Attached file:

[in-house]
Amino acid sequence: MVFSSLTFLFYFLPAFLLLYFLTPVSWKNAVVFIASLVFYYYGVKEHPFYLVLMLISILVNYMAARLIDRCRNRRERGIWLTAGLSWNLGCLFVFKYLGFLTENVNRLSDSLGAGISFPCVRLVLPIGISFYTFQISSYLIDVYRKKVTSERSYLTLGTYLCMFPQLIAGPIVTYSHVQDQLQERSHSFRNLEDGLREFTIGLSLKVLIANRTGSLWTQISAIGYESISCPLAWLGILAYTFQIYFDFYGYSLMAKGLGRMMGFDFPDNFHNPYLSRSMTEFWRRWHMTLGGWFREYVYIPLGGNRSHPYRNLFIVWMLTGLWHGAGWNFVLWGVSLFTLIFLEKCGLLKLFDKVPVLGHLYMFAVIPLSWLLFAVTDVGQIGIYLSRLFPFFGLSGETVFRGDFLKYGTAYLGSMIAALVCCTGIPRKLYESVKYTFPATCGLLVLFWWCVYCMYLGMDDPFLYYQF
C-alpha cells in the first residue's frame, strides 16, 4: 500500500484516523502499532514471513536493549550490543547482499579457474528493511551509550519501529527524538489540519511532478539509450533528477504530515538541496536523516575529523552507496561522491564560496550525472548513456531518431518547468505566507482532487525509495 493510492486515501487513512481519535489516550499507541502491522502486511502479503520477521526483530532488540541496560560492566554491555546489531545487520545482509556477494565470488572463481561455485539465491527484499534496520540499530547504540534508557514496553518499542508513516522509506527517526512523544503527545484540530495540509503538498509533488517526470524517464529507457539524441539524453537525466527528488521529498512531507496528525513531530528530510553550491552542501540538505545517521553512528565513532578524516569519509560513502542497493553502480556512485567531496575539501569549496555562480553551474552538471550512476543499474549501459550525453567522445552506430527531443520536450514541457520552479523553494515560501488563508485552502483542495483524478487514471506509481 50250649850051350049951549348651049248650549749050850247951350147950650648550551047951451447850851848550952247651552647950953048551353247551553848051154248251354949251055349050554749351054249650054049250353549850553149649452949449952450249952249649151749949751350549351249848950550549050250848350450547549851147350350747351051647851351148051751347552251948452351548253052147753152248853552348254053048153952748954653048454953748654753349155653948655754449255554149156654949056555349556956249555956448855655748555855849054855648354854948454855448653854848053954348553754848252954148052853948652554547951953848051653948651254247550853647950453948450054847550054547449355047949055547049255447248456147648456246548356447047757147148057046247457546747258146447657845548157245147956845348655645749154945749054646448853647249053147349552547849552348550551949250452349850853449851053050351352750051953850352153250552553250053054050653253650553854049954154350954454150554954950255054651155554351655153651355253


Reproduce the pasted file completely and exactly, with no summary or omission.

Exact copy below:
[in-house]
Amino acid sequence: MVFSSLTFLFYFLPAFLLLYFLTPVSWKNAVVFIASLVFYYYGVKEHPFYLVLMLISILVNYMAARLIDRCRNRRERGIWLTAGLSWNLGCLFVFKYLGFLTENVNRLSDSLGAGISFPCVRLVLPIGISFYTFQISSYLIDVYRKKVTSERSYLTLGTYLCMFPQLIAGPIVTYSHVQDQLQERSHSFRNLEDGLREFTIGLSLKVLIANRTGSLWTQISAIGYESISCPLAWLGILAYTFQIYFDFYGYSLMAKGLGRMMGFDFPDNFHNPYLSRSMTEFWRRWHMTLGGWFREYVYIPLGGNRSHPYRNLFIVWMLTGLWHGAGWNFVLWGVSLFTLIFLEKCGLLKLFDKVPVLGHLYMFAVIPLSWLLFAVTDVGQIGIYLSRLFPFFGLSGETVFRGDFLKYGTAYLGSMIAALVCCTGIPRKLYESVKYTFPATCGLLVLFWWCVYCMYLGMDDPFLYYQF
C-alpha cells in the first residue's frame, strides 16, 4: 500500500484516523502499532514471513536493549550490543547482499579457474528493511551509550519501529527524538489540519511532478539509450533528477504530515538541496536523516575529523552507496561522491564560496550525472548513456531518431518547468505566507482532487525509495 493510492486515501487513512481519535489516550499507541502491522502486511502479503520477521526483530532488540541496560560492566554491555546489531545487520545482509556477494565470488572463481561455485539465491527484499534496520540499530547504540534508557514496553518499542508513516522509506527517526512523544503527545484540530495540509503538498509533488517526470524517464529507457539524441539524453537525466527528488521529498512531507496528525513531530528530510553550491552542501540538505545517521553512528565513532578524516569519509560513502542497493553502480556512485567531496575539501569549496555562480553551474552538471550512476543499474549501459550525453567522445552506430527531443520536450514541457520552479523553494515560501488563508485552502483542495483524478487514471506509481 50250649850051350049951549348651049248650549749050850247951350147950650648550551047951451447850851848550952247651552647950953048551353247551553848051154248251354949251055349050554749351054249650054049250353549850553149649452949449952450249952249649151749949751350549351249848950550549050250848350450547549851147350350747351051647851351148051751347552251948452351548253052147753152248853552348254053048153952748954653048454953748654753349155653948655754449255554149156654949056555349556956249555956448855655748555855849054855648354854948454855448653854848053954348553754848252954148052853948652554547951953848051653948651254247550853647950453948450054847550054547449355047949055547049255447248456147648456246548356447047757147148057046247457546747258146447657845548157245147956845348655645749154945749054646448853647249053147349552547849552348550551949250452349850853449851053050351352750051953850352153250552553250053054050653253650553854049954154350954454150554954950255054651155554351655153651355253